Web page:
As it nears its 100th year, the redoubtable structure has taken on a new life as the subject of painters and photographers who have tried for decades now to capture the mystery, beauty and intrigue of the house that just won't give up. Old-timers, newcomers, people "just passing through" have fallen in love with this classic example of turn of the century architecture.
      As far back as 1962, it proved to be a perfect setting (left) for a Halloween haunt with witches and ghosts summoned and costume for the "spook-out" from the families of American publishers John Webber and his photographic partner.


The 'Ghost House'
      This old home stands as a lonely sentinel back near the dikes in open fields northwesterly from the Anacortes highway (Highway 20)) near the LaConner-Whitney intersection. Abandoned some years ago it was dubbed the "Ghost House" for it fills in every way the customary image instilled by tradition. To the imaginative it almost cries out for weird inhabitants such as ghosts, witches and goblins, and its setting of a windswept field adds to the illusion. It is much photographed, but it is the viewer who is bewitched — not the house.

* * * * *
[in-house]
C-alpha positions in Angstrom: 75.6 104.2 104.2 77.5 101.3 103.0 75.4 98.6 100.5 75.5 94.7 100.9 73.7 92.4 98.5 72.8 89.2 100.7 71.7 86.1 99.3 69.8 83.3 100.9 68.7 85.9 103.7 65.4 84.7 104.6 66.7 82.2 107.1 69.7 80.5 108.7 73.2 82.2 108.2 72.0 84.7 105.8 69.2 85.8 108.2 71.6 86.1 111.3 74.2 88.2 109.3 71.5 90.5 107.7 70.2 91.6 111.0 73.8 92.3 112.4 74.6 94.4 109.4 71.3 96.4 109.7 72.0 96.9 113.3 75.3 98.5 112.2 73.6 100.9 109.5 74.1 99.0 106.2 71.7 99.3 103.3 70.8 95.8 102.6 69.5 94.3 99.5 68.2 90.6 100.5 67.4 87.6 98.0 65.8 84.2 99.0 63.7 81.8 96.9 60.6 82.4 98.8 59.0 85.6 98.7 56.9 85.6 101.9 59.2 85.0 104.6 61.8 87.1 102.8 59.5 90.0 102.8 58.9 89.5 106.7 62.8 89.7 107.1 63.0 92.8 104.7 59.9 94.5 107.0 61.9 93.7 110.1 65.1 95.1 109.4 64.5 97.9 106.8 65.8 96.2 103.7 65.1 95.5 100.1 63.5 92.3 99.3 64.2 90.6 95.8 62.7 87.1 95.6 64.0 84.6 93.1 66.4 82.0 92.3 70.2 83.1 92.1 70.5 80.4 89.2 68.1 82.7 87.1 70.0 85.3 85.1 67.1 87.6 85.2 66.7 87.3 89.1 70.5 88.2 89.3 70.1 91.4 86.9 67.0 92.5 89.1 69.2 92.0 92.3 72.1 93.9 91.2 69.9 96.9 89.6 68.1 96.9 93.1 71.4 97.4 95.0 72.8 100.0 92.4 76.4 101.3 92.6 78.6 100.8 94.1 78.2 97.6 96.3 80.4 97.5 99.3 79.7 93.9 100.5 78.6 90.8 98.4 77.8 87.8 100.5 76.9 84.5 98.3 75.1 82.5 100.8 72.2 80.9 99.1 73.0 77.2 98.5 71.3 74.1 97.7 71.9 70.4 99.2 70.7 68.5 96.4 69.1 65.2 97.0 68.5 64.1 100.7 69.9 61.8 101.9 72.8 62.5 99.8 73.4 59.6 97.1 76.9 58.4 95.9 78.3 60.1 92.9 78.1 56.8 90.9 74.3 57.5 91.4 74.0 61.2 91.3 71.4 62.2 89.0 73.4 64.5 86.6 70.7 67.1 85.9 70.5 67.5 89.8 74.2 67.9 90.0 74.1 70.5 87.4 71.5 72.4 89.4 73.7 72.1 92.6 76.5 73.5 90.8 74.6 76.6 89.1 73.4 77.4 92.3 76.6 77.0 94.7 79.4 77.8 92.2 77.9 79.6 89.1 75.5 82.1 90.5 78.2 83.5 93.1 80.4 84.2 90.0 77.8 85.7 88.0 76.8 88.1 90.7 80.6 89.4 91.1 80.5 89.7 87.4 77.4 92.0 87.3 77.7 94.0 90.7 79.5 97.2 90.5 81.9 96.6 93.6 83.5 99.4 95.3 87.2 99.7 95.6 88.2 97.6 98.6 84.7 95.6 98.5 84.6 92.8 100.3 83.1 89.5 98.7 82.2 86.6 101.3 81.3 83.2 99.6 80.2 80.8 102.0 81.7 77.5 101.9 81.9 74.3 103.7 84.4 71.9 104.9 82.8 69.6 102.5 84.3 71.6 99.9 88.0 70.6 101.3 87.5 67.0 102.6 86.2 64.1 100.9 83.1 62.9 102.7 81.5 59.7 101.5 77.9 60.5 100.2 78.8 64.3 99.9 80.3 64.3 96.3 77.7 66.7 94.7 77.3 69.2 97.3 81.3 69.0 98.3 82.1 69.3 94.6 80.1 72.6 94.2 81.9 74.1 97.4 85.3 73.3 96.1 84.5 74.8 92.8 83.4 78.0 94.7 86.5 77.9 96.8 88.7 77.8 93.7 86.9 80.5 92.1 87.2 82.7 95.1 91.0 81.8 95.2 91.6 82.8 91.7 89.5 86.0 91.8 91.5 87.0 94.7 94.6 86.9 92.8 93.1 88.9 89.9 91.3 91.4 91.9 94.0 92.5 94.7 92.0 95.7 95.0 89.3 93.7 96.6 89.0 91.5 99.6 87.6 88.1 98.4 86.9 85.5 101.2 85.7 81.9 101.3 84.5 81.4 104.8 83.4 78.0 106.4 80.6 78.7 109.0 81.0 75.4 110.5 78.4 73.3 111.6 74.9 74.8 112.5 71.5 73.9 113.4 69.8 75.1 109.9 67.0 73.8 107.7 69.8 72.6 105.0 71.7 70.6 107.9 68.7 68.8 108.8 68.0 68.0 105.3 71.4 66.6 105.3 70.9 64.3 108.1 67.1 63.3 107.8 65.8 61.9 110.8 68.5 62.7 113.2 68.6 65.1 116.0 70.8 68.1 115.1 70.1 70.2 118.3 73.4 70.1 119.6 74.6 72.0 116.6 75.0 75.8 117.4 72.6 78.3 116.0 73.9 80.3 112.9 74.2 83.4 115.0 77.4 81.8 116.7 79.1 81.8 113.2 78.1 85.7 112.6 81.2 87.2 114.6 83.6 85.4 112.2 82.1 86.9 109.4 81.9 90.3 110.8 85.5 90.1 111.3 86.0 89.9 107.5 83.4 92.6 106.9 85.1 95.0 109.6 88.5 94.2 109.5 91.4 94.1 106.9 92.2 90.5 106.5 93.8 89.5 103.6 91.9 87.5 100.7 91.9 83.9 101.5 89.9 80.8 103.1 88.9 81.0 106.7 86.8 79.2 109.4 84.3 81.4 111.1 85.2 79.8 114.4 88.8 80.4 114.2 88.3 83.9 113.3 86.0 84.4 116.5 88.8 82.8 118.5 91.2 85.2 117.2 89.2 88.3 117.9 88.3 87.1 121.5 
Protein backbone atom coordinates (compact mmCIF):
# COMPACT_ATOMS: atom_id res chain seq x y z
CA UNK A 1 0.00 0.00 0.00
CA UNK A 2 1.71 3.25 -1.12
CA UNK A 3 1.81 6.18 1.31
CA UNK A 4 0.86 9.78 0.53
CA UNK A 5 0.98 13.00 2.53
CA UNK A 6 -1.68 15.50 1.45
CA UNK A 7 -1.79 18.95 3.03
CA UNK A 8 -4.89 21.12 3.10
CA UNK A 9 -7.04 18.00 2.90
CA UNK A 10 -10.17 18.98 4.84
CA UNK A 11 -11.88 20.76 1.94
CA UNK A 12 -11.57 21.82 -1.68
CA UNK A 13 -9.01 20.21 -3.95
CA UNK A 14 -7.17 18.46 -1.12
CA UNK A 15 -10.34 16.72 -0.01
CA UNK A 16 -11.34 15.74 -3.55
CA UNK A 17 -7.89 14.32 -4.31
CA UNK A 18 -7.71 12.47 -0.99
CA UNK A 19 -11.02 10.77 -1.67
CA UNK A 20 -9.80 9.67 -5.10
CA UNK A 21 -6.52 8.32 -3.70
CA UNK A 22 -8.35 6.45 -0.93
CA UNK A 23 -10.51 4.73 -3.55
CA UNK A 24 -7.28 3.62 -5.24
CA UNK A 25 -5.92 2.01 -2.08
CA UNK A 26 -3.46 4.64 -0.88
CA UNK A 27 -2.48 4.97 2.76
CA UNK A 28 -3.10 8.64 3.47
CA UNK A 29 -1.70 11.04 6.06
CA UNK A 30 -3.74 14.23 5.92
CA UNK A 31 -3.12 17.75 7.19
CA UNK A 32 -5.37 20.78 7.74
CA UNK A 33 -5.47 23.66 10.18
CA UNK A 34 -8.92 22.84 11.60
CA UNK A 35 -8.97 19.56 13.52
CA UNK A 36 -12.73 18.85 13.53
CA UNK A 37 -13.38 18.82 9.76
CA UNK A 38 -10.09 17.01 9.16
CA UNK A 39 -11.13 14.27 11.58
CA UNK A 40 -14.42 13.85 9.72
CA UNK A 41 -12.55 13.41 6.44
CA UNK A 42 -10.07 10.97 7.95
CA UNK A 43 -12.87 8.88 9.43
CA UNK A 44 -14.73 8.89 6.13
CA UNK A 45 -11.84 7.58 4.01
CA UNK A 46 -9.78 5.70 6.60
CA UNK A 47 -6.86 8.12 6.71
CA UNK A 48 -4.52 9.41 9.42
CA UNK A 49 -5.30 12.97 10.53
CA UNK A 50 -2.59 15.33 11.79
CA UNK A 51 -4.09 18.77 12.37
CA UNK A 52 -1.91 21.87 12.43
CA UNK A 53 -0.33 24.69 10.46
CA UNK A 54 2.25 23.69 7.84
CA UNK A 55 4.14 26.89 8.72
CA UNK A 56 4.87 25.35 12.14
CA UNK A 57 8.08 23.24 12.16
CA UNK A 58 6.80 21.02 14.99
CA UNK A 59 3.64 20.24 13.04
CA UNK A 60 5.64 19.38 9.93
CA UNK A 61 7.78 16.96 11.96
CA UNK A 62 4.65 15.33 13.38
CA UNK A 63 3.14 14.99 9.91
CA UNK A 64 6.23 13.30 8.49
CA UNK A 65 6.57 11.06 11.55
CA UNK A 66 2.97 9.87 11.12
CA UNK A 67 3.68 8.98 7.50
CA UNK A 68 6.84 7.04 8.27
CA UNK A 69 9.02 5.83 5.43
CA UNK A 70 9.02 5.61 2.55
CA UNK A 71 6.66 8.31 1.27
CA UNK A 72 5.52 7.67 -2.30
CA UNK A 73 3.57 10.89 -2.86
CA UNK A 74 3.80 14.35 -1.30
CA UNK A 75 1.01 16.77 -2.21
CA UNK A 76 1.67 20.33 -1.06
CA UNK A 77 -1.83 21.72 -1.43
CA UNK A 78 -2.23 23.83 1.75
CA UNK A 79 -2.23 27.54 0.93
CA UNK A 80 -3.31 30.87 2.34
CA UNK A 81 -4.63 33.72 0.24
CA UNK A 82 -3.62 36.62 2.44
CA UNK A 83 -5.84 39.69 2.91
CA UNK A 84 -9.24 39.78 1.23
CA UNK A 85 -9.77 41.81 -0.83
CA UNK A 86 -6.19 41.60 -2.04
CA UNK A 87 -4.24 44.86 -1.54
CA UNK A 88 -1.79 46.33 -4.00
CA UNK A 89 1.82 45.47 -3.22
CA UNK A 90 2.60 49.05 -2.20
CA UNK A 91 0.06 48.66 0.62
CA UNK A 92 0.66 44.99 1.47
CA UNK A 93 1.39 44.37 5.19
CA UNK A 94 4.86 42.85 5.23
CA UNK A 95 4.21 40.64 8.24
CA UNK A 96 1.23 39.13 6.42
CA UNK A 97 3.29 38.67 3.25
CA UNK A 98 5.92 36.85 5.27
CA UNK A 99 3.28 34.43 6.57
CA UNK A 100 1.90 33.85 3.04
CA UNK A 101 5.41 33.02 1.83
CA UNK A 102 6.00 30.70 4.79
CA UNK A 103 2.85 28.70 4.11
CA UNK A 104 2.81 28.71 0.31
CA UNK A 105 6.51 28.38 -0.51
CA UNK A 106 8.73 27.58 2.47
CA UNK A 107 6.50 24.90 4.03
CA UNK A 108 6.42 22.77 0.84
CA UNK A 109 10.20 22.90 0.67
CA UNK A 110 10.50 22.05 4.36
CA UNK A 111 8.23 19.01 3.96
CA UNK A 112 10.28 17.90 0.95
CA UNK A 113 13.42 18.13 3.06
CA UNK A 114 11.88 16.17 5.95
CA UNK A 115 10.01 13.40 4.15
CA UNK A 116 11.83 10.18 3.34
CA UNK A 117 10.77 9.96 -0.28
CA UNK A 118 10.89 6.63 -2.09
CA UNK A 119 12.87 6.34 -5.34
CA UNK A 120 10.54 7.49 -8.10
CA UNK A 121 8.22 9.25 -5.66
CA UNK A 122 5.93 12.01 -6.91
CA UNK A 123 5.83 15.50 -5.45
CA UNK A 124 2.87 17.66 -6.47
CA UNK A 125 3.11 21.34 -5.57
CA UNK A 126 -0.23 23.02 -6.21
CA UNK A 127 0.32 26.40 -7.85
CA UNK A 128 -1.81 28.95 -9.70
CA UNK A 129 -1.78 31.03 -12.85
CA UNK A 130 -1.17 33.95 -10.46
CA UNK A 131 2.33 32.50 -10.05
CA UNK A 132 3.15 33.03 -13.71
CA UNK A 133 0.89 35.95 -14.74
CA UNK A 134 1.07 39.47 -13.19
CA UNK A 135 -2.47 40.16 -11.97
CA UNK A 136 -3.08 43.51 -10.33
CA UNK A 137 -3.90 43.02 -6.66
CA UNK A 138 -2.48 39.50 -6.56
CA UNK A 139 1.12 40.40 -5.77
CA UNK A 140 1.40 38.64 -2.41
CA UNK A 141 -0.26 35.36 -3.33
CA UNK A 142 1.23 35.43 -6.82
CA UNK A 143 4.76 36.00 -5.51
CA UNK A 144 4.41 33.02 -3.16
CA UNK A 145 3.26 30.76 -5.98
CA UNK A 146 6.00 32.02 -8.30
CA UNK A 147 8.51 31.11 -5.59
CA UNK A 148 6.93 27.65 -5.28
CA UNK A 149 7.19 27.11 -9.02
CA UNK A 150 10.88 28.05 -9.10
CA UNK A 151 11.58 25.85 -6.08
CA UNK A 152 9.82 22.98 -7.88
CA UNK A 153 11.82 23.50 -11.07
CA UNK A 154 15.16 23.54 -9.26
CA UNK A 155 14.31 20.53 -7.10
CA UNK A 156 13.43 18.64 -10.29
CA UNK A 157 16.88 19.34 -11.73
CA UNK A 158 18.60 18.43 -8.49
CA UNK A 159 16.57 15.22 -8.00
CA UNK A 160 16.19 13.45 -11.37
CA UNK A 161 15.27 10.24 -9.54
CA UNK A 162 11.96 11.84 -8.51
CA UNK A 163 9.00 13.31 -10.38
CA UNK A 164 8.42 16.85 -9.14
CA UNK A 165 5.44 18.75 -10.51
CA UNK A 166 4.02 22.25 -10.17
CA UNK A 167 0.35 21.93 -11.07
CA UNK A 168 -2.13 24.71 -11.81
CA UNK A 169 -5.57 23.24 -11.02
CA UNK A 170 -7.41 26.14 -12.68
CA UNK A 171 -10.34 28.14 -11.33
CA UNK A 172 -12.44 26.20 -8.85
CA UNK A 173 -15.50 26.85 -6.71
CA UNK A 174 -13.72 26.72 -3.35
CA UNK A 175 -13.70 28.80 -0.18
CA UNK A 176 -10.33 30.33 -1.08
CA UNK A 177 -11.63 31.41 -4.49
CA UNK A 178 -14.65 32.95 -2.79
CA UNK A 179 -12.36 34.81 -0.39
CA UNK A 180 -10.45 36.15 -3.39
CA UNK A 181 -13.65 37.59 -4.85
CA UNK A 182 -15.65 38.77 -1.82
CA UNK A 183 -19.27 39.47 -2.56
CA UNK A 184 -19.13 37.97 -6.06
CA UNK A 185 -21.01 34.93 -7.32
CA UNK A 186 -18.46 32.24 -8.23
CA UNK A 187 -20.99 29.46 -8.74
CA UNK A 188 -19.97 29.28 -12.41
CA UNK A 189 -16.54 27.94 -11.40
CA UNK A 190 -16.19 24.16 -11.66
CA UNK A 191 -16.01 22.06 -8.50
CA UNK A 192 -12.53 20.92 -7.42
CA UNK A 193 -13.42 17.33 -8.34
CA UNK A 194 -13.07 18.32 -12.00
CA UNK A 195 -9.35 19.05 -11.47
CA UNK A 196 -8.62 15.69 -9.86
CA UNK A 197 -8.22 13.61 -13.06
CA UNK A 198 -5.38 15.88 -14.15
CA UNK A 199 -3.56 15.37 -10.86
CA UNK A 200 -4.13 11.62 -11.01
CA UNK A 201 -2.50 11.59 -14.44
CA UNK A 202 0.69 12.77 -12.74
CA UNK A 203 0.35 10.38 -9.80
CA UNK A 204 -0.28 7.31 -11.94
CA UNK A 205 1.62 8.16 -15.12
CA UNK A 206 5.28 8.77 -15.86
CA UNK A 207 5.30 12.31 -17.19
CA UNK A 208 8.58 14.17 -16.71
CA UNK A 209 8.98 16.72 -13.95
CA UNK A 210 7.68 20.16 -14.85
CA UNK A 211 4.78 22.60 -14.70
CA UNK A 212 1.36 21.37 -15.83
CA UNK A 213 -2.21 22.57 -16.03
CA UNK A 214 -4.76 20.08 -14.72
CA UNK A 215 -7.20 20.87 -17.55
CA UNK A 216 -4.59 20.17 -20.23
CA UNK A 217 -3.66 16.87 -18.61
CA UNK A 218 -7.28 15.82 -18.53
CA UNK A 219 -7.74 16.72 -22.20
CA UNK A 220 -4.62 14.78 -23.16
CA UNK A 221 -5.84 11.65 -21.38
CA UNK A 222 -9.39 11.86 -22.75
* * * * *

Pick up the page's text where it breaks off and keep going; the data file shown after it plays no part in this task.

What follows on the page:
Many homes of the same era still are in use and boast the same wonderful ornate style of architecture. Many more, and some of the largest, were lost to future generations when they were destroyed by fire back in the times when coal oil lamps, fireplaces, wood stoves, all-wood construction with lots of "ginger-bread" — plus non-existent fire protection — left them easy prey to the smallest blaze.


(About 1900)
      An unknown photographer snapped this sometime around the turn of the 20th century. Below, Jeff Elkins photographed the same scene in 1996 after the house fell down.
(1996)


Story posted on March 15, 2010. . . Please report any broken links so we can update them
This article originally appeared in Issue 52 of our Subscribers-paid Journal online magazine